- Paperback: 224 pages
- Publisher: Melville House; Reprint edition (December 20, 2011)
- Language: English
- ISBN-10: 1935554344
- ISBN-13: 978-1935554349
- Product Dimensions: 7 x 0.6 x 8.5 inches
- Shipping Weight: 14.9 ounces (View shipping rates and policies)
- Average Customer Review: 82 customer reviews
- Amazon Best Sellers Rank: #219,617 in Books (See Top 100 in Books)
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The Cleanest Race: How North Koreans See Themselves and Why It Matters Paperback – December 20, 2011
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"Electrifying... finely argued and brilliantly written." —Christopher Hitchens, Slate
"Provocative... A fascinating analysis." —Dwight Garner, The New York Times
"[A] scary... close reading of domestic propaganda [that] goes a long way toward explaining the erratic behavior and seemingly bizarre thought processes of Dear Leader Kim Jong Il." —The Wall Street Journal
"Myers' book is worth buying and reading." —The Quarterly Review
"The definitive book on the subject." —The Atlantic
"There are few books that can give the world a peek into the Hermit Kingdom.The Cleanest Race provides a reason to care about how those in North Korea see themselves and the West. It is possibly the best addition to that small library of books on North Korean ideology."
—Andrei Lankov, Far Eastern Economic Review
"Myers renders great service to the global foreign policy establishment with his lucid and well documented profile of the North Korean polity. If only it were made mandatory reading for all the stakeholder leaders, particularly the American establishment, who feel compelled to deal politically with North Korea. Maybe then, Myers' wisdom might lead them to adopt the only possibly policy toward North Korea that will work: that of 'benign neglect.'"
—Mike Gravel, US Senate 1969-1981
"In his new survey of North Korean propaganda, The Cleanest Race, B.R. Myers insists that the ongoing support of the North Korean public for the regime doesn't reflect any great faith in communism. Instead, he argues, it is rooted in a kind of paranoid racial nationalism adapted from the Japanese fascism that flourished before World War II.... Myers feels that the racialism at the heart of the regime's ideology will sustain it even as it fails to provide the prosperity it promises."
—Laura Miller, Salon.com
"The text offers a clear picture of the peculiar worldview of this profoundly inward-facing country, its character and continuous subtle alterations, and its under-appreciated ramifications in world affairs." —Reference & Research Book News
From the Hardcover edition.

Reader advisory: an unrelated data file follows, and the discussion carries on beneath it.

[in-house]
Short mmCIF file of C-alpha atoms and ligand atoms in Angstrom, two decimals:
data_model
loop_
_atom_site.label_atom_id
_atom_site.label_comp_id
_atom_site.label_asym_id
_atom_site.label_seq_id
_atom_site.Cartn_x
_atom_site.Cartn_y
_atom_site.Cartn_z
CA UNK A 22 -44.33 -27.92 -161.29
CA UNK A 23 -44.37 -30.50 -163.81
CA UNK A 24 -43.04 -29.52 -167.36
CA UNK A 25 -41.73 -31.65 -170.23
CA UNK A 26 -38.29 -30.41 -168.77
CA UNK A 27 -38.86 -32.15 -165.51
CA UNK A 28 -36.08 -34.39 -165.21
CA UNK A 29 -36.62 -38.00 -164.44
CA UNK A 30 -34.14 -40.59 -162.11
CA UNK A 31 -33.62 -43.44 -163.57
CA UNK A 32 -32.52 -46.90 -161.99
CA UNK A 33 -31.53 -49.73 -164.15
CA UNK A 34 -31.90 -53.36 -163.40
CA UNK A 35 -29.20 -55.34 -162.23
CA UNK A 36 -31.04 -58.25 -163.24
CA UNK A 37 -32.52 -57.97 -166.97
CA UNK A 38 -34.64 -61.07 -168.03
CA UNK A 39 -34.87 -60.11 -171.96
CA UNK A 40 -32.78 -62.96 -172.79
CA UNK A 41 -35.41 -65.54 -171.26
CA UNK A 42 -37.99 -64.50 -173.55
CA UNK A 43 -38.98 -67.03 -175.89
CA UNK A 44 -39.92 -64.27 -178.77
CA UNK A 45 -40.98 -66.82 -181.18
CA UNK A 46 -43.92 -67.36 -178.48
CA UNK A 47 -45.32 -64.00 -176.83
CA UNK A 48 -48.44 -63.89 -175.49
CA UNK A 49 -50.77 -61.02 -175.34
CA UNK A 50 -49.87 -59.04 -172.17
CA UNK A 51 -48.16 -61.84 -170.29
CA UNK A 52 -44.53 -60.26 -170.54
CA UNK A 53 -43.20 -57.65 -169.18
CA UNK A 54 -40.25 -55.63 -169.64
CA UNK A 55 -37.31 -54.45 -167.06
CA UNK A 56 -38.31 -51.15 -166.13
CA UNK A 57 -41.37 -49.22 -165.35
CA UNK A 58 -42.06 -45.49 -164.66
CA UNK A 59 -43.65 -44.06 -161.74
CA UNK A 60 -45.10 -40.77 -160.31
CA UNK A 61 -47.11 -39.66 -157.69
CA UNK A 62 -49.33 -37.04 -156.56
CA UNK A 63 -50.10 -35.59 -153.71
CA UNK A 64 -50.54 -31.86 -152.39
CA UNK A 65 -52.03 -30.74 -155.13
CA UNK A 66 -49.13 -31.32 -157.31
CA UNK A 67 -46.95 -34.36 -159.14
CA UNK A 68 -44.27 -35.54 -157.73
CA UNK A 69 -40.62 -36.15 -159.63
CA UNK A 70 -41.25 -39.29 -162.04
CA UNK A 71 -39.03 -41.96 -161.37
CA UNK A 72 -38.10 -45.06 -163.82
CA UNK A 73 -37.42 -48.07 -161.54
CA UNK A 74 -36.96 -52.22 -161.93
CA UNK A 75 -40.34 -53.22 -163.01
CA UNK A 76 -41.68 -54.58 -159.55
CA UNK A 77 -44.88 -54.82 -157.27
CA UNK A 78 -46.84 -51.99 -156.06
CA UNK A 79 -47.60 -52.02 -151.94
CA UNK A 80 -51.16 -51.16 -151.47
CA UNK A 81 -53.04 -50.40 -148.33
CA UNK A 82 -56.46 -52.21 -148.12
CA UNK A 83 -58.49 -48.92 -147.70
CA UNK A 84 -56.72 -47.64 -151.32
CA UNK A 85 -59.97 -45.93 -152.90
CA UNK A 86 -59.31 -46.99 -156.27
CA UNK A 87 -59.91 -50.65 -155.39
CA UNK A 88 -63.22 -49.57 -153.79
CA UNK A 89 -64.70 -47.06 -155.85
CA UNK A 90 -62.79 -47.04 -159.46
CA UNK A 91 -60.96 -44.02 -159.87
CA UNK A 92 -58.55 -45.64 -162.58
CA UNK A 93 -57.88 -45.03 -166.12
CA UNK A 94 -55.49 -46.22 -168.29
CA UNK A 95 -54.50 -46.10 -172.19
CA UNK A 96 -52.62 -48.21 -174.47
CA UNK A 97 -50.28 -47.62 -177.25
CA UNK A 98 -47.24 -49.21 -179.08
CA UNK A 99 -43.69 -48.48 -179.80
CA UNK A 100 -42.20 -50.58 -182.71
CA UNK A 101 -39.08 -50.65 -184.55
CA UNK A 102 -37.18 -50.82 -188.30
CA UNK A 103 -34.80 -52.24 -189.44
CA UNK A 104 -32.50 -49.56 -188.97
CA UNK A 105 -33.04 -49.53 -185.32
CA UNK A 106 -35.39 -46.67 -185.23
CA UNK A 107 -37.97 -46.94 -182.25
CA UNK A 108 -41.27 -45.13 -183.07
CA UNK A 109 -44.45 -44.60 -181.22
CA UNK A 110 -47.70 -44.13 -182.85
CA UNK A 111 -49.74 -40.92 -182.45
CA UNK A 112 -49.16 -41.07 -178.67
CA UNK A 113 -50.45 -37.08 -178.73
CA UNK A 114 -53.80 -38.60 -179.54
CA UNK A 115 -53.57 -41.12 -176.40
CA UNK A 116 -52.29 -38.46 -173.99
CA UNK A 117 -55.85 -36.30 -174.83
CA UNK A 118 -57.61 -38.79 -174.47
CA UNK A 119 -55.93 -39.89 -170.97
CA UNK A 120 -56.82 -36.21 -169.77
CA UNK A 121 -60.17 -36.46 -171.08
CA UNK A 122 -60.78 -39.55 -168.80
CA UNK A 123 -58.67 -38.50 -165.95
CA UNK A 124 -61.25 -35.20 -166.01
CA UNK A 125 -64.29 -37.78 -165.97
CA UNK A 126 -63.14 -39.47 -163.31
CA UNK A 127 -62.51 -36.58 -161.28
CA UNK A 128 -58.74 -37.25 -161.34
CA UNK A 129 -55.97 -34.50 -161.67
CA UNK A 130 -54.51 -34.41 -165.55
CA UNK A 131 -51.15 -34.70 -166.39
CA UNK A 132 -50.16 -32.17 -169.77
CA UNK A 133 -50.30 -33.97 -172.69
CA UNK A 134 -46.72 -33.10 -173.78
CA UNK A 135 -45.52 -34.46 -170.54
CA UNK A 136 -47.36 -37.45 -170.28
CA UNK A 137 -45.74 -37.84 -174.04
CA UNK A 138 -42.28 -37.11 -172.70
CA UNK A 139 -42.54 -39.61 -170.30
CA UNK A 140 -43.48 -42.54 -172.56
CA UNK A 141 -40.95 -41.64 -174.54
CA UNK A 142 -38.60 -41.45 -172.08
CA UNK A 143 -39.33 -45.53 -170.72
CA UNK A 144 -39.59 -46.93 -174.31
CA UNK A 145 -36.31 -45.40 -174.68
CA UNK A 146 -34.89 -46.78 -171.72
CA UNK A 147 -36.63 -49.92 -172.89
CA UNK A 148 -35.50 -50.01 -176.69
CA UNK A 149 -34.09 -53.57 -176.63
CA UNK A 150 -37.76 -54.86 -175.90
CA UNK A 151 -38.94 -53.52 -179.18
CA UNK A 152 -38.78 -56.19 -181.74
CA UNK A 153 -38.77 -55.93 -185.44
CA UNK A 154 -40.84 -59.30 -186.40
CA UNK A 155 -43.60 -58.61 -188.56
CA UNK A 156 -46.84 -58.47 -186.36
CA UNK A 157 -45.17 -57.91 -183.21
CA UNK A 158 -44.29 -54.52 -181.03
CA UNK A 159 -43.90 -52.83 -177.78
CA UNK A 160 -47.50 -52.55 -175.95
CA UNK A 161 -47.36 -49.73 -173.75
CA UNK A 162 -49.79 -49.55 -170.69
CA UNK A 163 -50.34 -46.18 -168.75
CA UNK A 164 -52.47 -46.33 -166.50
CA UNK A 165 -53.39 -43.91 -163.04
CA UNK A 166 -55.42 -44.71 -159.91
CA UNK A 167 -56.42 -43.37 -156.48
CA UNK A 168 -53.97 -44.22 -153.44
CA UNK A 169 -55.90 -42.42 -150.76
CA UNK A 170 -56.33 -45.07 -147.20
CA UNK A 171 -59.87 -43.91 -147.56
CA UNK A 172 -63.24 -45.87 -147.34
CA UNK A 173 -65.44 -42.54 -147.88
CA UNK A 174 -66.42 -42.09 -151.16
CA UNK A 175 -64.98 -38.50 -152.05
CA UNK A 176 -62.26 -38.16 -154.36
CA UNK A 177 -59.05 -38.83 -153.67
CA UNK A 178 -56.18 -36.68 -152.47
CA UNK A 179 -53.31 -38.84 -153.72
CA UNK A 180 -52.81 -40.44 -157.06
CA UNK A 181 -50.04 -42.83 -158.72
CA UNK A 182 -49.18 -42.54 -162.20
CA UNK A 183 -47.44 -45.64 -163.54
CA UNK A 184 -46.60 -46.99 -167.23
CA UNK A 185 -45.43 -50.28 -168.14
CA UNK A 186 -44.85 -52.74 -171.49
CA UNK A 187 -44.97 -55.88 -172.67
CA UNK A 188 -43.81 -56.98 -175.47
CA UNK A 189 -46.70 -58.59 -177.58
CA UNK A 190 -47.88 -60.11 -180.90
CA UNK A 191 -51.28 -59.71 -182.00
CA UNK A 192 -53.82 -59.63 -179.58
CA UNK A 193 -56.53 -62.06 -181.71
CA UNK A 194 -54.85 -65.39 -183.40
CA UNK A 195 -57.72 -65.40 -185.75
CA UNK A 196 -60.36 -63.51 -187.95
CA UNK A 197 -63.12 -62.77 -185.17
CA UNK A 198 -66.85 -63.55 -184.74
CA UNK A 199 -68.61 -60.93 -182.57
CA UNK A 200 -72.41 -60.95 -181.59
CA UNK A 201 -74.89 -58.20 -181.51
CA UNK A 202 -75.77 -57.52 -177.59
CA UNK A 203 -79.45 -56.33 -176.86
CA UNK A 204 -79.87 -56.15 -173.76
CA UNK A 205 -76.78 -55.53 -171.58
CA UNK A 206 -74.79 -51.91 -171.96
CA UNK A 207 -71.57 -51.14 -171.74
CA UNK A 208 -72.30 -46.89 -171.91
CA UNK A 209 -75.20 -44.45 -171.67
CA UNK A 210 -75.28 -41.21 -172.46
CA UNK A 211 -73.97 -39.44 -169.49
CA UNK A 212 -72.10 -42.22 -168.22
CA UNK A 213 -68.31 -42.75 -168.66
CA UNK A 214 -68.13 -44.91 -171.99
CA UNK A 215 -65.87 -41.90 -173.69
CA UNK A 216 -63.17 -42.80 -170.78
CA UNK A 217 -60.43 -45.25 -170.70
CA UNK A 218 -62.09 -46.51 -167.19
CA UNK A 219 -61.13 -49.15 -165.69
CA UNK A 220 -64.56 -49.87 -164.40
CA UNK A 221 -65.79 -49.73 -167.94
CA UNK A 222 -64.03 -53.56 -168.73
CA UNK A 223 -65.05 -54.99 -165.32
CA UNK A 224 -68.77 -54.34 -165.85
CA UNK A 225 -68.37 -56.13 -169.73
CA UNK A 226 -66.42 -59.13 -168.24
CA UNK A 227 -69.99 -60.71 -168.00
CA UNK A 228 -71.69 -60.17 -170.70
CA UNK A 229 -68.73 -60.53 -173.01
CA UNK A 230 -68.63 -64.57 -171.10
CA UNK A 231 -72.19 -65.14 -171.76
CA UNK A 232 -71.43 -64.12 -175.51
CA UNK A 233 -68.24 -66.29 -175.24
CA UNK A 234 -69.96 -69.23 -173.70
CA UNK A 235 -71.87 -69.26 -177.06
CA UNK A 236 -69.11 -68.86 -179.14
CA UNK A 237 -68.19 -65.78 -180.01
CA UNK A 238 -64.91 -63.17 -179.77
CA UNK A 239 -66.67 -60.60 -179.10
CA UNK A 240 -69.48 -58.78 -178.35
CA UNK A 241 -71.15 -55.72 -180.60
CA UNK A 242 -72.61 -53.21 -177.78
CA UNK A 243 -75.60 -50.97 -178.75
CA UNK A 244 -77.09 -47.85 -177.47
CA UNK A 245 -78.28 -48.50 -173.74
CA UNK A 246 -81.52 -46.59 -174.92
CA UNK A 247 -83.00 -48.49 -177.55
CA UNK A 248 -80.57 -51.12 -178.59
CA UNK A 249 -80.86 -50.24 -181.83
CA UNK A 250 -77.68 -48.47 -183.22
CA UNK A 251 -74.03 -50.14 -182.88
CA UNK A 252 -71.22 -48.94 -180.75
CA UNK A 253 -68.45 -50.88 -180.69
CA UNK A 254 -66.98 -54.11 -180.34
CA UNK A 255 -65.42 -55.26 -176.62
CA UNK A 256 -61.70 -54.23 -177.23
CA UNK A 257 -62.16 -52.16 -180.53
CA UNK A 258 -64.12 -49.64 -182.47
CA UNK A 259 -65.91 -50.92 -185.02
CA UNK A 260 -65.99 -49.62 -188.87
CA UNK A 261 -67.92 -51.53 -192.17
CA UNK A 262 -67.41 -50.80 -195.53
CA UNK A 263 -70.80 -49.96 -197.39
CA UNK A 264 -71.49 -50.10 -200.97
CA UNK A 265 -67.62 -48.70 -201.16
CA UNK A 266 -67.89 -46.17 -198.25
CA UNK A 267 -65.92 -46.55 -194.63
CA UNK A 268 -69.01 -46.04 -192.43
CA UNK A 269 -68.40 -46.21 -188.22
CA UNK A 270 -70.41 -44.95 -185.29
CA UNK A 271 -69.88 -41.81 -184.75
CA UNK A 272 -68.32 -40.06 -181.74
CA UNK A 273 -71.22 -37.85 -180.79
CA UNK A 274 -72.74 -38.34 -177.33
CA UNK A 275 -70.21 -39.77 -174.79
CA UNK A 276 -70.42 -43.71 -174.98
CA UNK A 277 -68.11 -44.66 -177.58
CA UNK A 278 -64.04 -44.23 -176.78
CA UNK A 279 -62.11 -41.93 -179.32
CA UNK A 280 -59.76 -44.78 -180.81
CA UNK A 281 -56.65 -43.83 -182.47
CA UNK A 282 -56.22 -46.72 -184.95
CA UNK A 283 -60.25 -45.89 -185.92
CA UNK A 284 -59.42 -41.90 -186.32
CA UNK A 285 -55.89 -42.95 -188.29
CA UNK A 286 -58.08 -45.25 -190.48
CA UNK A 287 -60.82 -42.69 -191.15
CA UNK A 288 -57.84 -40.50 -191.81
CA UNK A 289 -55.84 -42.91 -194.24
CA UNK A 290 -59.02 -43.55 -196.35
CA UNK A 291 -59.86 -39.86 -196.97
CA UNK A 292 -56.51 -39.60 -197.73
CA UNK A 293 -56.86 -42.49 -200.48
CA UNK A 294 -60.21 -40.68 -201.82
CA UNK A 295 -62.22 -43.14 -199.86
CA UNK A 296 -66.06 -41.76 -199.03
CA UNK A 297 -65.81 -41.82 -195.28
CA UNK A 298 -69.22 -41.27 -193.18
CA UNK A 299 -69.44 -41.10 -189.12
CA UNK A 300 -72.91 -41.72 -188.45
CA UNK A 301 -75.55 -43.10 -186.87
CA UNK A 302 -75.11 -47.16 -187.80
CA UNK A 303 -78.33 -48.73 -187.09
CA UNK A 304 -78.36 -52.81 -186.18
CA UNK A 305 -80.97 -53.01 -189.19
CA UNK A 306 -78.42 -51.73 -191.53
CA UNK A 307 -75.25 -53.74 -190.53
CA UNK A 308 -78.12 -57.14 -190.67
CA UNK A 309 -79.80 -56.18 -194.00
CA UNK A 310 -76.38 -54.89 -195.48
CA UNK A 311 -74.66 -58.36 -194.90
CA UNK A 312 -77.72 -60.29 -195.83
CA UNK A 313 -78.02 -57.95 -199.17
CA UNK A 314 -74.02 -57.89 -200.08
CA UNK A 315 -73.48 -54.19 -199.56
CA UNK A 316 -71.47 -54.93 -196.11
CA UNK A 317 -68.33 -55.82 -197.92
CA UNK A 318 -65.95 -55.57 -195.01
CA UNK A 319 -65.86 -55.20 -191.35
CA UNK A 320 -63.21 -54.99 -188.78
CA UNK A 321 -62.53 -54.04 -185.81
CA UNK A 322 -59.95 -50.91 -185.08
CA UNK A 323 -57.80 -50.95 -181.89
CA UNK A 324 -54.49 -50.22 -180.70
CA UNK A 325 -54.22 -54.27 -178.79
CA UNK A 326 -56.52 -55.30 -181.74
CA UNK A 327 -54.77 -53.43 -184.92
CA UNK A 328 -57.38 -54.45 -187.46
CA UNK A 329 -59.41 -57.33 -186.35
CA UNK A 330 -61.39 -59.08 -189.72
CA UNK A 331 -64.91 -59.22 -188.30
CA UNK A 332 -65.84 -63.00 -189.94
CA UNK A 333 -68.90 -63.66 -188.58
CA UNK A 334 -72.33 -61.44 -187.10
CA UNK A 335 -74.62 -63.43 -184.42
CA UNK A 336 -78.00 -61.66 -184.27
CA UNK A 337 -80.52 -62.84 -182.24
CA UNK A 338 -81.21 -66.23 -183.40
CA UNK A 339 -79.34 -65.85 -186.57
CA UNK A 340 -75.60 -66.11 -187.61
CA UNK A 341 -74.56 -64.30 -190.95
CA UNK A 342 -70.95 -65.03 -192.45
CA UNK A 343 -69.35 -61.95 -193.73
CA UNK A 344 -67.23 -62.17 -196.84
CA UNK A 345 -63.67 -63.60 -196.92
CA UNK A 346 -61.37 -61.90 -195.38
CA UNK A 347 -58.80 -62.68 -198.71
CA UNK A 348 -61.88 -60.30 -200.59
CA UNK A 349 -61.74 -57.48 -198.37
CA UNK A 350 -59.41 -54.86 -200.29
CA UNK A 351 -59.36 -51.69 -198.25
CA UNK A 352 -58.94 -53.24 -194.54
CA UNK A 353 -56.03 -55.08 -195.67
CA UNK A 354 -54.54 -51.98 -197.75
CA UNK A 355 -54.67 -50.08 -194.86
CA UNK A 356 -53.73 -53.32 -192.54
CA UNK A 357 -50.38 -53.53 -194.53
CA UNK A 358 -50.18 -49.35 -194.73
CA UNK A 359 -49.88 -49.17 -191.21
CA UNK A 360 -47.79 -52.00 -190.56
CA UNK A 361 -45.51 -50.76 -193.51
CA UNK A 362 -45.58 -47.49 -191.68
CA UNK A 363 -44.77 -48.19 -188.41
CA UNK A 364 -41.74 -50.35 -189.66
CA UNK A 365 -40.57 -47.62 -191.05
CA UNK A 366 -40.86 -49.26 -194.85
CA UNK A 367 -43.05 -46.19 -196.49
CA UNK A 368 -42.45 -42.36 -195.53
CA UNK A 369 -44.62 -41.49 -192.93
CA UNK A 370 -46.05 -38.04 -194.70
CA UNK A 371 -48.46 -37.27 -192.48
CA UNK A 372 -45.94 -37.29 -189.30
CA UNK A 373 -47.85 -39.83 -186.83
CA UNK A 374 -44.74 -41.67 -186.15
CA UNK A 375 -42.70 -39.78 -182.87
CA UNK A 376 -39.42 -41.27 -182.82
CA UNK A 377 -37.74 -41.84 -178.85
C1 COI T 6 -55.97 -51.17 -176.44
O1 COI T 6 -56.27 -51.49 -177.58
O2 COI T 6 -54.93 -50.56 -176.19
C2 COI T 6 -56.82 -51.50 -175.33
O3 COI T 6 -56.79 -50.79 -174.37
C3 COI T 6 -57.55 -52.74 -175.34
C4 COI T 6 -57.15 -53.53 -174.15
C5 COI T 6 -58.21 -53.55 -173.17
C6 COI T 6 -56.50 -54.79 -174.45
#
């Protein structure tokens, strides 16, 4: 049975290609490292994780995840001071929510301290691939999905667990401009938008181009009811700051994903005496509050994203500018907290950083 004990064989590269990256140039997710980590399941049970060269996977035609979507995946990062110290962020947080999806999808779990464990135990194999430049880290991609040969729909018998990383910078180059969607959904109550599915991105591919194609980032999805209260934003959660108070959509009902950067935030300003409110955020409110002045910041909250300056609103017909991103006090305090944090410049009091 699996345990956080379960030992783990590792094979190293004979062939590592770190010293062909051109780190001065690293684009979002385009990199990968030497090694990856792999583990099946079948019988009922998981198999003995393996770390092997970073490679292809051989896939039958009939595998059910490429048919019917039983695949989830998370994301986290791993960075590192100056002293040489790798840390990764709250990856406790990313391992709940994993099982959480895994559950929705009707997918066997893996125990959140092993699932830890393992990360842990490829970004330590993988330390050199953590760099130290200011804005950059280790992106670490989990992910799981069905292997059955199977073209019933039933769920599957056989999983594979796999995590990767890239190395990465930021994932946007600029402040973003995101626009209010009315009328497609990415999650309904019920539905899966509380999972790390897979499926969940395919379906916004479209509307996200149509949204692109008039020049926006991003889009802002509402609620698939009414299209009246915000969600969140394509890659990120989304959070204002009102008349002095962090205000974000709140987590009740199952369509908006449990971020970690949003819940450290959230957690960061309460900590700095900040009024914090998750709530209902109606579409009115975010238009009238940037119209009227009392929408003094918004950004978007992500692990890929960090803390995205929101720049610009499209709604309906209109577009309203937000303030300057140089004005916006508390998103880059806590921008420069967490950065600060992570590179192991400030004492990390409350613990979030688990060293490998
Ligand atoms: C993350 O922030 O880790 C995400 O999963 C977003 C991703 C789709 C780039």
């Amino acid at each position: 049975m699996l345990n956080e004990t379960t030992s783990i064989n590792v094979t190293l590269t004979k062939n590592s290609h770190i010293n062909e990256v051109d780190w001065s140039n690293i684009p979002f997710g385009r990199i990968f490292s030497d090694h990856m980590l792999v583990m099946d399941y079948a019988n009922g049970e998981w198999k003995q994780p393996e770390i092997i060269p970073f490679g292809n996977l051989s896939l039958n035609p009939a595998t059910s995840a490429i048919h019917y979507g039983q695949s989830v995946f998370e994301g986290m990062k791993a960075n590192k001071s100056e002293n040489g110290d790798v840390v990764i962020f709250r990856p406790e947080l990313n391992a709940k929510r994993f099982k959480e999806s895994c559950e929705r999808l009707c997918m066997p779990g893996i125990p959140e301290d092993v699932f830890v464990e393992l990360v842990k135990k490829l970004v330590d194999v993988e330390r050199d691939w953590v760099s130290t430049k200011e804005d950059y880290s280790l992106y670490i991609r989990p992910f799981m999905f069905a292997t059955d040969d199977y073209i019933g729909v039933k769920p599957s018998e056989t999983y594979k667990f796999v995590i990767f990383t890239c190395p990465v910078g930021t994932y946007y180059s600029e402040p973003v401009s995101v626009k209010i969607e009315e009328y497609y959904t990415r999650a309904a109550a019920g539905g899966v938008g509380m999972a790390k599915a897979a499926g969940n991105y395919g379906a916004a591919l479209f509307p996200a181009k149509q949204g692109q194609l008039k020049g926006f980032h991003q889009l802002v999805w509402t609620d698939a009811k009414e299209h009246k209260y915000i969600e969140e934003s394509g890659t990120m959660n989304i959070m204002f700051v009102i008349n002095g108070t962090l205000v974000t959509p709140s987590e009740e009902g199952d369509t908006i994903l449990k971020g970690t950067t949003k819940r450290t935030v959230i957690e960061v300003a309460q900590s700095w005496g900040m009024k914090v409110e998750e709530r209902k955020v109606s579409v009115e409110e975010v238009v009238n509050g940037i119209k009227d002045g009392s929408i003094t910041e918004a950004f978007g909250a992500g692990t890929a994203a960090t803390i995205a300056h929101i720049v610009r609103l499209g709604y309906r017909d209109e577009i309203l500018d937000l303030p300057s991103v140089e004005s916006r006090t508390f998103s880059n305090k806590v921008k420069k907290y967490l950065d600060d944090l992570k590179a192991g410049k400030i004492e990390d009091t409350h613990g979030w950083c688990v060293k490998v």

About the Author
B.R. Myers was born in New Jersey and raised in Bermuda, South Africa and Germany. He has a Ph.D. in North Korean Studies from the University of Tübingen in Germany. His books include Han Sorya and North Korean Literature (Cornell East Asia Series, 1994) and A Reader’s Manifesto (Melville House, 2002). At present he directs the international studies department at Dongseo University in South Korea. In addition to writing literary criticism for the American magazine The Atlantic, of which he is a contributing editor, Myers regularly contributes articles on North Korea to the New York Times, Wall Street Journal and academic publications.
From the Hardcover edition.
Top customer reviews
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Myers traces the government narrative of Korea back to the Japanese colonial era and earlier.
This is another book with fascinating research that sheds much light on the motivation and belief systems of todays Koreans, and the legacy of racism and xenephobia that has been encouraged and manipulated by its leaders for centuries.
This book provides much insight into the ROK as well as the DPRK. The same racial myths permeate both societies. The only difference is that the South is changing, while the north is trapped with attitudes that belong to prehistory.
For me, this book was a wake-up call. Not that I was even totally asleep - I like to stay on top of things going on in North Korea, and have done more than the average person to try to answer questions behind the implications of the state of the country on South Korea and the US. That said, it's really easy to doze off. Even their random acts of belligerence and irrational behavior at the negotiating table has become almost predictable and monotonous. Many have simply assumed that they know everything they need to know about North Korea to make an educated decision on how to deal with the country.
This book makes a case for a different perspective on the country and delivers it in a way that is easy for anyone to understand. At the very least, the book sheds light on the complexity of the situation and the necessity for sustained interest in North Korea's affairs.
An absolutely fascinating read and I would recommend it to anyone that would like to better understand the psychology of the people of the real Hermit Kingdom.